Saturday mail: What will it mean to reduce to five delivery days?

We have in our society a system of communications between friends, family and business that connects us all.

This could describe Facebook — or a more venerable network, the U.S. Postal Service.

This week brought the sobering news, all but official, that our national mail system will cut first class delivery on Saturdays, starting in August.

“An American Icon” is how a Michigan retiree termed our tradition of postal delivery, in a Feb. 7 Wall Street Journal article.

Closer to home, last year’s going-away party for retiring postmaster John Smith in Odell served as a measure of how personal the postal system is to many people. There was a potluck in the lobby, and hugs and tears among neighbors.

But the beauty of the American postal system is about more than the neighborhoods it serves. Consider that it is not merely an American institution; our mail system connects the people of this country to citizens throughout the world.

Reducing mail delivery one day a week won’t stop people from sending postcards from Australia or keeping in touch via letter with Tia Maria in Mexico, but losing one day of service reminds us of how vital these links are.

The postal service’s immediacy and versatility is often compared to electronic and social media.

“Snail mail,” is the less-than-kind phrase often used. Out of respect for the people who work hard to process and deliver it, we suggest “conventional mail” as an alternative.

True, email is immediate, and Facebook provides a unique platform for photos and video.

But as our society faces one of the biggest changes in the history of the postal system, it’s good to keep in mind that what sets it apart from other systems is its egalitarian nature.

Yes, the sender must buy a stamp, but there is no charge to the recipient. On the other hand, free computer use at libraries aside, cyber and electronic transmissions involve some cost to the recipient. Further, the free postal service is extended to people in far rural places, who need that connection and might not enjoy the electronic opportunities found in other places.

It looks like no letters on Saturday will be the new reality. As this historic change happens, it should be seen as a watershed moment where we as a society take stock of the great value that the postal delivery system means to the individual and to our culture as a whole.


With that in mind, the Hood River News will, in coming months, look into the impact of no Saturday mail.

For our future coverage, we ask that you tell us in a few paragraphs what it means to your household, group, or business.

Emails are welcome at:

Or, drop a letter or postcard to Kirby Neumann-Rea, editor, at the address at the top of this page.

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Parkdale third graders sing "12 Disaster Days of Christmas"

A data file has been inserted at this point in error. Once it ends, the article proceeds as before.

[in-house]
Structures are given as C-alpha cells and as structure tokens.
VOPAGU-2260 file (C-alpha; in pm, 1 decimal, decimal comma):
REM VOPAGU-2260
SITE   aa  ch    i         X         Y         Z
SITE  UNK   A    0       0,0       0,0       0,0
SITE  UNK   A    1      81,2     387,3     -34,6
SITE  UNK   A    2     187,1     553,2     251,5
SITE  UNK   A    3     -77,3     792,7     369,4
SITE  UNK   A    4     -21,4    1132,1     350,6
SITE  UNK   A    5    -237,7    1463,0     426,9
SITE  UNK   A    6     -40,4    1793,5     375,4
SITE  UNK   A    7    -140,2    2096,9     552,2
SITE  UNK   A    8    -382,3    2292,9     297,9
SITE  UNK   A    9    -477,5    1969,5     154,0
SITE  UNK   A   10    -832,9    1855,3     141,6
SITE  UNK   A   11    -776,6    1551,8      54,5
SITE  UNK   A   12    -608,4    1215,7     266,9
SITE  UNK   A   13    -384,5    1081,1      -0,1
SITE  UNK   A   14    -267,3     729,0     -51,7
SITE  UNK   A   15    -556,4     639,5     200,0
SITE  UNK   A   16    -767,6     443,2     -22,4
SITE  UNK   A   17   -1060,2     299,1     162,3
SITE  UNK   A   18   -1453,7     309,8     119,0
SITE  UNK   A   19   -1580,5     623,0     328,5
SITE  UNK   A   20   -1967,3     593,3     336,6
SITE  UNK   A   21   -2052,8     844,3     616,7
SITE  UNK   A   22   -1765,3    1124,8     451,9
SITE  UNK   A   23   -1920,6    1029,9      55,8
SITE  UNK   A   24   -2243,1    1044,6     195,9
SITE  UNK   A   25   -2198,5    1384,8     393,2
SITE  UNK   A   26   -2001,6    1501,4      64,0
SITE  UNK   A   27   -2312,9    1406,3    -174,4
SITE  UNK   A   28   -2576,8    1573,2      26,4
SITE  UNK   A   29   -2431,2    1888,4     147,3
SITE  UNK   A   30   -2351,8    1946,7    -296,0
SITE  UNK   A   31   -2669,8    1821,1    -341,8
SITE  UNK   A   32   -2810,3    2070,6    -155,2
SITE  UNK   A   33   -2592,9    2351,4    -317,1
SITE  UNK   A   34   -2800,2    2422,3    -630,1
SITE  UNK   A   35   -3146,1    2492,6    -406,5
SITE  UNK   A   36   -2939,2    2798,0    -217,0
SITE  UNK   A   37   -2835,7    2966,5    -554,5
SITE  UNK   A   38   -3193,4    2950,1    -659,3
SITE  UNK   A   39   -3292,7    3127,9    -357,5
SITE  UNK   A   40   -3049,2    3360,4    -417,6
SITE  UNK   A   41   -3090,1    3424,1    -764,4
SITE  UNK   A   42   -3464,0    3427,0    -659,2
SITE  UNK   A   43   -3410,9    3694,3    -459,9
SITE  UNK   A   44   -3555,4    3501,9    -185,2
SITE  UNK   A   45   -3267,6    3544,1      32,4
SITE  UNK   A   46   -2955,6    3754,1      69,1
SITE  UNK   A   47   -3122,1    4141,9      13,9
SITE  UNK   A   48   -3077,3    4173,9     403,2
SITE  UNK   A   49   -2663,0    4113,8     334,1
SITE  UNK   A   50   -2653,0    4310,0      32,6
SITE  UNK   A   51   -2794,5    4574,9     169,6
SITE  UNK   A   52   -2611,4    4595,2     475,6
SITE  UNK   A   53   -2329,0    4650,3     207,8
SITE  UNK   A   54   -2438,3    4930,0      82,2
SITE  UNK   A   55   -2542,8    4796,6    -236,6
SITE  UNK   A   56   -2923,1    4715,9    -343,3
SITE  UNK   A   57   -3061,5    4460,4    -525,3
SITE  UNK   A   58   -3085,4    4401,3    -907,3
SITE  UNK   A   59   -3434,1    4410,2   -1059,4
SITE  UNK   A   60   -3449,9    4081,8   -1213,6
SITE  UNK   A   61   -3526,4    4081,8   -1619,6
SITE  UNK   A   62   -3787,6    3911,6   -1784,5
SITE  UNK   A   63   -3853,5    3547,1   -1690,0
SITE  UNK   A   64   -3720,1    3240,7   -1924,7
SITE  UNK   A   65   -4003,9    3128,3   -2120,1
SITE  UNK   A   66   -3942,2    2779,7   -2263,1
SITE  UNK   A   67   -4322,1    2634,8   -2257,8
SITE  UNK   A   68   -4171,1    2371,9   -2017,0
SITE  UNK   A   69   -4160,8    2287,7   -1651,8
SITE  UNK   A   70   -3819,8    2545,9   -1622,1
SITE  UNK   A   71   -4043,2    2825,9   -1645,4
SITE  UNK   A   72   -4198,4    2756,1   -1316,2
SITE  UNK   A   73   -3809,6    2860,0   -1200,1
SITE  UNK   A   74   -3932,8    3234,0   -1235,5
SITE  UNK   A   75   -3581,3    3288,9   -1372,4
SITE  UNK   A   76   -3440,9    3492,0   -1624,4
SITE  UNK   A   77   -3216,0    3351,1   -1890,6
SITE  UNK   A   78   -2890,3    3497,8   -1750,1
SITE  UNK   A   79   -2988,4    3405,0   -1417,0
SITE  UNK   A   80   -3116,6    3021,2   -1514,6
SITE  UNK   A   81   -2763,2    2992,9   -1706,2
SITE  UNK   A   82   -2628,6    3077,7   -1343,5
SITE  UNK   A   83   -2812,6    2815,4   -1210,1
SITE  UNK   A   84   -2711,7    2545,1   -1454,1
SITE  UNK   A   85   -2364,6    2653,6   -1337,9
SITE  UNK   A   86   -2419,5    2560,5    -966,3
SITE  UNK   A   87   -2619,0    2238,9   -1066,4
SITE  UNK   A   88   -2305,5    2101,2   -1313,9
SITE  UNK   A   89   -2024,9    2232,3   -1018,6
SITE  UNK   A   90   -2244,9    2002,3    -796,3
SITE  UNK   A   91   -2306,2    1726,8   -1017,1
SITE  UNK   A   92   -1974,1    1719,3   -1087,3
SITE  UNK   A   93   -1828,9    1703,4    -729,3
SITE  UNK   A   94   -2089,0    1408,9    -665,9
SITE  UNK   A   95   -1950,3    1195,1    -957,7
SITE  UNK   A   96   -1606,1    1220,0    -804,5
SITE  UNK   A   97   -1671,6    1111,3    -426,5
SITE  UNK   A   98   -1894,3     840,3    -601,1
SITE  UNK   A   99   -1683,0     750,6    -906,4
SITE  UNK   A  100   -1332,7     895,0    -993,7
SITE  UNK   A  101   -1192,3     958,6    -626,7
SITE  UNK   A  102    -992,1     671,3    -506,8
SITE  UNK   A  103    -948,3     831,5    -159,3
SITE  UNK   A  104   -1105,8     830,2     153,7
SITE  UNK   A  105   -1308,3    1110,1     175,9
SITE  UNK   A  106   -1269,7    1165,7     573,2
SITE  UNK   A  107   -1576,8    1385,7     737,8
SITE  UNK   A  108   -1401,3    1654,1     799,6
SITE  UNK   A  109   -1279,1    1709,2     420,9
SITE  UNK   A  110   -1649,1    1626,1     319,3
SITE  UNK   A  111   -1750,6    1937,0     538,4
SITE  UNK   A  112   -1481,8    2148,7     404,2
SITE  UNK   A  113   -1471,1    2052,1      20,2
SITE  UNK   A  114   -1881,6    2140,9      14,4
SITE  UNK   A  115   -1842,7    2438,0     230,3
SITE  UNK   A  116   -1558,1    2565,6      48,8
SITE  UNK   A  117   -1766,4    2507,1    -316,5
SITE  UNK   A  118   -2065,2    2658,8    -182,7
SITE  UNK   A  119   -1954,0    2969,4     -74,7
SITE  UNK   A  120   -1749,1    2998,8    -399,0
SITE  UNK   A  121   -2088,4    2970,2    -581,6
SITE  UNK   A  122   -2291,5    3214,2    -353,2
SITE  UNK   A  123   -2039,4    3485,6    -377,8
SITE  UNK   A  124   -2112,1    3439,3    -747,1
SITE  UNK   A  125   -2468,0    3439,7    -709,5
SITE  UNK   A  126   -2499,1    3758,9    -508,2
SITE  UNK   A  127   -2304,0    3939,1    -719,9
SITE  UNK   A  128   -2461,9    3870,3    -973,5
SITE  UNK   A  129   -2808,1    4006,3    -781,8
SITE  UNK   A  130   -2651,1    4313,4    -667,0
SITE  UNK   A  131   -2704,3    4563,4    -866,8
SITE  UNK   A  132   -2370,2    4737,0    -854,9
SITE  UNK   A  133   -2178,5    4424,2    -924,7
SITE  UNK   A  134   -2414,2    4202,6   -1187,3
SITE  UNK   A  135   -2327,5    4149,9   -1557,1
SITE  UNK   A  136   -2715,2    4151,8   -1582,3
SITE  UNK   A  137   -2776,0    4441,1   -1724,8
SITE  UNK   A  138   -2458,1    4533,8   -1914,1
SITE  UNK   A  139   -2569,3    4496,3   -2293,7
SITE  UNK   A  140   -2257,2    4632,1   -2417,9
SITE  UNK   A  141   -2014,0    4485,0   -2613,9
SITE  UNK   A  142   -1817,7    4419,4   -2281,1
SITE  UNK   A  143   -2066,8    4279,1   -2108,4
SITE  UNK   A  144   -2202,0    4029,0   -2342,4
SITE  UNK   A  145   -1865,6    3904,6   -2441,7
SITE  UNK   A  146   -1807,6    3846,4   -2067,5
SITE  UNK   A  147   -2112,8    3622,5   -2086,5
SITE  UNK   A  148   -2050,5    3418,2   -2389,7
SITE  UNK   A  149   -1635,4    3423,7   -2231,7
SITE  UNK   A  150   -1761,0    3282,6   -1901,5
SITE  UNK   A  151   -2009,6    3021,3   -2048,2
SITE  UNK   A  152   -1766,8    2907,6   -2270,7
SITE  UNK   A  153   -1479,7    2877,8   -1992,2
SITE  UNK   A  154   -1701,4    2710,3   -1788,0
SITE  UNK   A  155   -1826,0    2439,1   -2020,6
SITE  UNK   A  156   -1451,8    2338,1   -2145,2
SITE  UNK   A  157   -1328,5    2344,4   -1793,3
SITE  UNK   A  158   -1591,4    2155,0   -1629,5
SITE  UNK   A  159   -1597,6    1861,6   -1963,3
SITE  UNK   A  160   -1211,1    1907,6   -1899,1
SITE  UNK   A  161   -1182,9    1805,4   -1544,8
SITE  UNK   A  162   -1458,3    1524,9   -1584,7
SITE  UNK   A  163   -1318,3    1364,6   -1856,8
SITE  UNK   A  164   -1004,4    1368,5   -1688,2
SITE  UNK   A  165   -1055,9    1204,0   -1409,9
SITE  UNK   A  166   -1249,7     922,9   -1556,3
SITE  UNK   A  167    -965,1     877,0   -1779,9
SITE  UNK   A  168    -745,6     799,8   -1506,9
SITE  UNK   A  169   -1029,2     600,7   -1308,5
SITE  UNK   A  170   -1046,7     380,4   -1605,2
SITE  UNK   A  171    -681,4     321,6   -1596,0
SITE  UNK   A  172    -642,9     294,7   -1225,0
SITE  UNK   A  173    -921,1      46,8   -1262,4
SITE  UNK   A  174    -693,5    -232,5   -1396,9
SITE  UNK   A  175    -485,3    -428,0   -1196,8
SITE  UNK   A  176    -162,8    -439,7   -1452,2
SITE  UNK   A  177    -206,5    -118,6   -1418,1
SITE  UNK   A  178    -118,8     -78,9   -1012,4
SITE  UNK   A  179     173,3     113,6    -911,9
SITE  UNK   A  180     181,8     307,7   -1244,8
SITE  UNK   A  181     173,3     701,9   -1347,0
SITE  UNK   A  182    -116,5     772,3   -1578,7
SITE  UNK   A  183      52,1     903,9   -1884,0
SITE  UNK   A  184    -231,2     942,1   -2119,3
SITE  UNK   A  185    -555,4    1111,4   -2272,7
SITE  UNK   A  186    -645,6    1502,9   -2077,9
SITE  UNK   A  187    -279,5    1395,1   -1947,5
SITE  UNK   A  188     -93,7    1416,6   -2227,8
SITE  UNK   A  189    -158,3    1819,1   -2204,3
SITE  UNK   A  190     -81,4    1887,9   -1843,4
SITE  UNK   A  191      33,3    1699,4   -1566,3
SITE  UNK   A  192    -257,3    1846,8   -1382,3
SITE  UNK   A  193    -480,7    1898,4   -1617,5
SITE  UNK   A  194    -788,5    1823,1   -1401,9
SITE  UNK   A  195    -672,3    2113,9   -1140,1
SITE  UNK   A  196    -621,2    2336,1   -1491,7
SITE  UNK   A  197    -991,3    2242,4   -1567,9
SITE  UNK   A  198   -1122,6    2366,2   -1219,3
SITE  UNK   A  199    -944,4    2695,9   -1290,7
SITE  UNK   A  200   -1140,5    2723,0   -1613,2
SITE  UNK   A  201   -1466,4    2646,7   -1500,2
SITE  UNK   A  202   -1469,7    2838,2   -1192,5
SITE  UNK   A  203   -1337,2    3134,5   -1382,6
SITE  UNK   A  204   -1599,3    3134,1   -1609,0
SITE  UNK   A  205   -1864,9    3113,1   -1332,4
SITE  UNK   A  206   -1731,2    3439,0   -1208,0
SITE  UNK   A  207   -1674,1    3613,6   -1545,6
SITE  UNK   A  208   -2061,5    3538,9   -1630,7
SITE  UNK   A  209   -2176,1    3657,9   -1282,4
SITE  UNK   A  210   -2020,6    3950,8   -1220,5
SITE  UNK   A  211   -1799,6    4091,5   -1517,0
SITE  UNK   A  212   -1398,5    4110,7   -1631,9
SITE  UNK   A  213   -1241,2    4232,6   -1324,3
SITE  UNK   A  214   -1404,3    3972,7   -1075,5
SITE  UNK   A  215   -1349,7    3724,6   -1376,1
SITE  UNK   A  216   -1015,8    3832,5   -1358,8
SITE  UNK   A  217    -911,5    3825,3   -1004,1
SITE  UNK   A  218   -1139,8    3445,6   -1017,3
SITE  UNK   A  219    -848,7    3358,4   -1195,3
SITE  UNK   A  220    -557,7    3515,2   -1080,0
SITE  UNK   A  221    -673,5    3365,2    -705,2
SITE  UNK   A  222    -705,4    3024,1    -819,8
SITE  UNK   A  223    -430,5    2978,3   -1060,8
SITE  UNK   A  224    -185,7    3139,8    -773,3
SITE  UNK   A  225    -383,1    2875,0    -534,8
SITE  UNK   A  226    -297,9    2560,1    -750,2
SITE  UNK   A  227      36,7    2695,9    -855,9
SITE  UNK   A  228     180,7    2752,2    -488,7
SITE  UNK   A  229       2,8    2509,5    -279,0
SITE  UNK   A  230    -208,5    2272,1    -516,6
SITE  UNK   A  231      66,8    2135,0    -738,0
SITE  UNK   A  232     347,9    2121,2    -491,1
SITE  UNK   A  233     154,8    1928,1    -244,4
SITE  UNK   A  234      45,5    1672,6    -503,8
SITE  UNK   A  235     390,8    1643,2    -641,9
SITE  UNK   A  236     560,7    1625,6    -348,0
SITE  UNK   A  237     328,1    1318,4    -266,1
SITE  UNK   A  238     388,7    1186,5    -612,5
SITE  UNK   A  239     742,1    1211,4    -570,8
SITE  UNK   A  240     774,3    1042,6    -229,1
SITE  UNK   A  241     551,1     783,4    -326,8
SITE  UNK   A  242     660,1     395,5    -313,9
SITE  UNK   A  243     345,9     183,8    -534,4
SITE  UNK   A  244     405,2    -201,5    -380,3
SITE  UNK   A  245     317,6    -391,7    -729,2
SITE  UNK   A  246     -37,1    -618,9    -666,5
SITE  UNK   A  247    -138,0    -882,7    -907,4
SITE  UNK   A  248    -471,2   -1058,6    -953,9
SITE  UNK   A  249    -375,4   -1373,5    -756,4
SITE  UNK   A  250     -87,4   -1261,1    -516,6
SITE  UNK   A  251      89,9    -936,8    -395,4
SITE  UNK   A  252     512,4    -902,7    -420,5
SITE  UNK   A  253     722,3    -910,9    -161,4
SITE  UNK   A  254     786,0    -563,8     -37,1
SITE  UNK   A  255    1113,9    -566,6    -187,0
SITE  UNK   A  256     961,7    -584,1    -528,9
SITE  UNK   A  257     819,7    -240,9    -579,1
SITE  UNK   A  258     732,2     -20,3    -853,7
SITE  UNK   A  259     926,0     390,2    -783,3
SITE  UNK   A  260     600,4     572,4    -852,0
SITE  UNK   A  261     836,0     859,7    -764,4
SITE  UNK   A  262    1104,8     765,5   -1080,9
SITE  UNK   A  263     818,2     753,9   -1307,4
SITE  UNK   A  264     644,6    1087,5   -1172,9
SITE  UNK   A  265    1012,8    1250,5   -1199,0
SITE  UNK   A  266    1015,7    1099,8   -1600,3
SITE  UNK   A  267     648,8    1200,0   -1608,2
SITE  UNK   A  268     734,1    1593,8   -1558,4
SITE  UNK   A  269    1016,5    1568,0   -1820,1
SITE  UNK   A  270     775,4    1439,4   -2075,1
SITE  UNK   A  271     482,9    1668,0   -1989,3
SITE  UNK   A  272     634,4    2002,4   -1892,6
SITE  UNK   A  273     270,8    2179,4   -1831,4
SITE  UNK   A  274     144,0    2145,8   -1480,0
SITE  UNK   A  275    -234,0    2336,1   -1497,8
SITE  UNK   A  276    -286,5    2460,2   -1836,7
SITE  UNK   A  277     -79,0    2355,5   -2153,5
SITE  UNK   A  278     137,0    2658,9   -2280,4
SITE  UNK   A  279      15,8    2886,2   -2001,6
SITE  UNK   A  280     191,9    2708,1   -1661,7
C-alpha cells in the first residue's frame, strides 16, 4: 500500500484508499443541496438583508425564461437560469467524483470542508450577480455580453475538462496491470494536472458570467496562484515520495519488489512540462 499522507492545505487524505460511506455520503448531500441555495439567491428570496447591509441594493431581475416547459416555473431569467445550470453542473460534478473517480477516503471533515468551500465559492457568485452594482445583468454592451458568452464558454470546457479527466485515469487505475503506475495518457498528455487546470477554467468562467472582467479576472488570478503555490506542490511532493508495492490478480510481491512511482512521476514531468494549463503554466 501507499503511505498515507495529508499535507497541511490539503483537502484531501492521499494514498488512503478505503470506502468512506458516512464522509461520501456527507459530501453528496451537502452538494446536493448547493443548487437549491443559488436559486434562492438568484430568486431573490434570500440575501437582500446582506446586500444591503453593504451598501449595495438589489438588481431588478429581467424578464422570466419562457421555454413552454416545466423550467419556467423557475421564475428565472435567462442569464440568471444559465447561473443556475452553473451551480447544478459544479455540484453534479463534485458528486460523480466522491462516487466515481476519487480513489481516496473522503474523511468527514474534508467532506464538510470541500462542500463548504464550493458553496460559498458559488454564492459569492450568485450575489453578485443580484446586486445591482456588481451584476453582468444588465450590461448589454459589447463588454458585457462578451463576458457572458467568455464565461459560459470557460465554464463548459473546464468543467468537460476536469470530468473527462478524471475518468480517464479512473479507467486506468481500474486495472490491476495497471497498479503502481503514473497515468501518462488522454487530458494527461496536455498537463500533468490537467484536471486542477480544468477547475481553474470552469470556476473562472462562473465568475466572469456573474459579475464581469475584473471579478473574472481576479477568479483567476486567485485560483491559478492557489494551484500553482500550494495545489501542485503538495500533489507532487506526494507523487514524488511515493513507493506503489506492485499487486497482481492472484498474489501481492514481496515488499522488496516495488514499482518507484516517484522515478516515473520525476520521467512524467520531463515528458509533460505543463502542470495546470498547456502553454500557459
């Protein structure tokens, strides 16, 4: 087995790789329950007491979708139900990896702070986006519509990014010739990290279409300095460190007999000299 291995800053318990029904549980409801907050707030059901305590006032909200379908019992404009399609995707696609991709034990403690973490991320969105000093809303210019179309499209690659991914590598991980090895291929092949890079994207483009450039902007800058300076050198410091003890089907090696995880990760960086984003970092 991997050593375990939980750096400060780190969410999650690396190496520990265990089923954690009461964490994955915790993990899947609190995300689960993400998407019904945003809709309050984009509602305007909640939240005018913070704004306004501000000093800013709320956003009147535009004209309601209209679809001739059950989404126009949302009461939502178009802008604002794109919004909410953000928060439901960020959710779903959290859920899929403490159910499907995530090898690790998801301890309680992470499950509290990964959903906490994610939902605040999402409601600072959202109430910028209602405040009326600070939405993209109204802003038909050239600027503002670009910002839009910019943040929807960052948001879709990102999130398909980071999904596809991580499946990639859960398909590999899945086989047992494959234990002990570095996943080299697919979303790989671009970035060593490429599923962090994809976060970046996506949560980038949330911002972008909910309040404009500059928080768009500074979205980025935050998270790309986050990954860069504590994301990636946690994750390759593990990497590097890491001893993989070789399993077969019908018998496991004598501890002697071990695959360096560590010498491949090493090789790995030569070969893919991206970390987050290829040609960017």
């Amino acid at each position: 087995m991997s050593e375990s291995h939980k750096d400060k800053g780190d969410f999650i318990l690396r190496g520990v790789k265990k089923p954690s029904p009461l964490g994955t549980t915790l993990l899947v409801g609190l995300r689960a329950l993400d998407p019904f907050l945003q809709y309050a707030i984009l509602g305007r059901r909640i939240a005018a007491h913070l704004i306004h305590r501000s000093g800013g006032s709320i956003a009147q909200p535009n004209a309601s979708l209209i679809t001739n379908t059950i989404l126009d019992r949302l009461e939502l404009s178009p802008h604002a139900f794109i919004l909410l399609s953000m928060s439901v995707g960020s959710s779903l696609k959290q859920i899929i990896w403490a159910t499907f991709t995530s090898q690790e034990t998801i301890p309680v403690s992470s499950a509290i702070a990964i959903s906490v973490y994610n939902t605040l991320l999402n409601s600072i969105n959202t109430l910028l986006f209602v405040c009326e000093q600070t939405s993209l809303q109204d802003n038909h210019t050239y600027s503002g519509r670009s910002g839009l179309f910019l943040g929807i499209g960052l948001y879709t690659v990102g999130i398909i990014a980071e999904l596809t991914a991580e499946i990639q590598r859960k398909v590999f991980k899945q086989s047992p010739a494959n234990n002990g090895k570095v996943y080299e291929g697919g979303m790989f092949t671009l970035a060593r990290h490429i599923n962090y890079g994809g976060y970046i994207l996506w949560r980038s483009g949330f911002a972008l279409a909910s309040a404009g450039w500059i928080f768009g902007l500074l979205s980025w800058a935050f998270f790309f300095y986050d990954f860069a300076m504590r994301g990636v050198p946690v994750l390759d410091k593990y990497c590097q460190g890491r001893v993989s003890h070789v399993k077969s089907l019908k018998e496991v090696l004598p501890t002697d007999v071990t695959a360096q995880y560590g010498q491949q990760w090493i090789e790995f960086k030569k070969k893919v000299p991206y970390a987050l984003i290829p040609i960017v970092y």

Welcome to your sing-able Christmas gift list. What follows is an emergency rendition of “12 Days of Christmas” – for outfitting your home or car in case of snow storm, earthquake, flood or other emergency. Read it as a simple list, or sing it to the tune of “12 Days” – you know, as in “ … and a partridge in a pear tree…” Not to make light of it, but the song is a familiar framework for a set of gift ideas that you could consider gathering together, even if the recipient already owns items such as a bunch of coats, tire chains and flashlights. Stores throughout the Gorge are stocked up on all these items. Buying all 12 days might be prohibitive, but here are three ideas for checking any of the dozen off your list (notations follow, 1-12.) The gift items needed to stay warm, dry and safe are also coded to suggest items in your abode (A) in your car (C) or both (B). 12 Gallons of Water (A) 11 Family meals (B) 10 Cans of propane (A) 9 Hygiene bags (B) 8 Packs of batteries (A) 7 Spare coats (B) 6 Bright red flares (C) 5 Cozy blankets (B) 4 Tire chains (C) 3 Flashlights (B) 2 cell phone chargers (B) 1 And a crush-proof first aid kit (B) Price ranges? Here’s a few quotes for days Three, Two, Four and Nine: n A family gift of flashlights (three will run $15-30, Hood River Supply, Tum-A-Lum) n Cell phone chargers (two will run $30-60) n Tire chains (basic set, $30, Les Schwab, returnable if unused for the winter) n Family meals ($100 or so should cover the basics for three or four reasonably well-fed days) n The home kit should be kept in a handy place near an exit, and remember that water needs to be replenished every few months. If you have a solid first aid kit already, switch out the gift idea with “and-a-sto-o-u-t- tub-for it-all …” Otherwise, it’s a case of assembling your home or car kits and making sure all members of the family know what the resources are and how to use them (ie flares and propane). Emergency situations are at worst life-threatening, at best deeply uncomfortable if you and your family are left without power for an extended period, or traveling and find yourself in a situation where you need to wait out a storm, lengthy traffic delay, or other crisis. Notes on the 12 gift ideas: 12 – Gallons of water: that’s one per person in a four-member family to last for three days, the recommended minimum to be prepared for utility outages. 11 – Easy-open packaged goods, energy bars, dried food and nuts are good things to include for nutrition. Think of what your family of four needs for three days to stay fortified and hydrated (see number 12). Can-opener also recommended 10 – If you have a propane camping stove, keep extra fuel handy. 9 – Hygiene bags: put packaged moistened towelettes, toilet paper, and plastic ties in large garbage bags (for personal sanitation) Resource list courtesy of Hood River County Emergency Management, Barbara Ayers, manager/ 541-386-1213. The county also reminds residents to Get a Kit, Make A Plan to connect your family if separated, and Stay Informed. See to opt-in for citizen alerts. Enlarge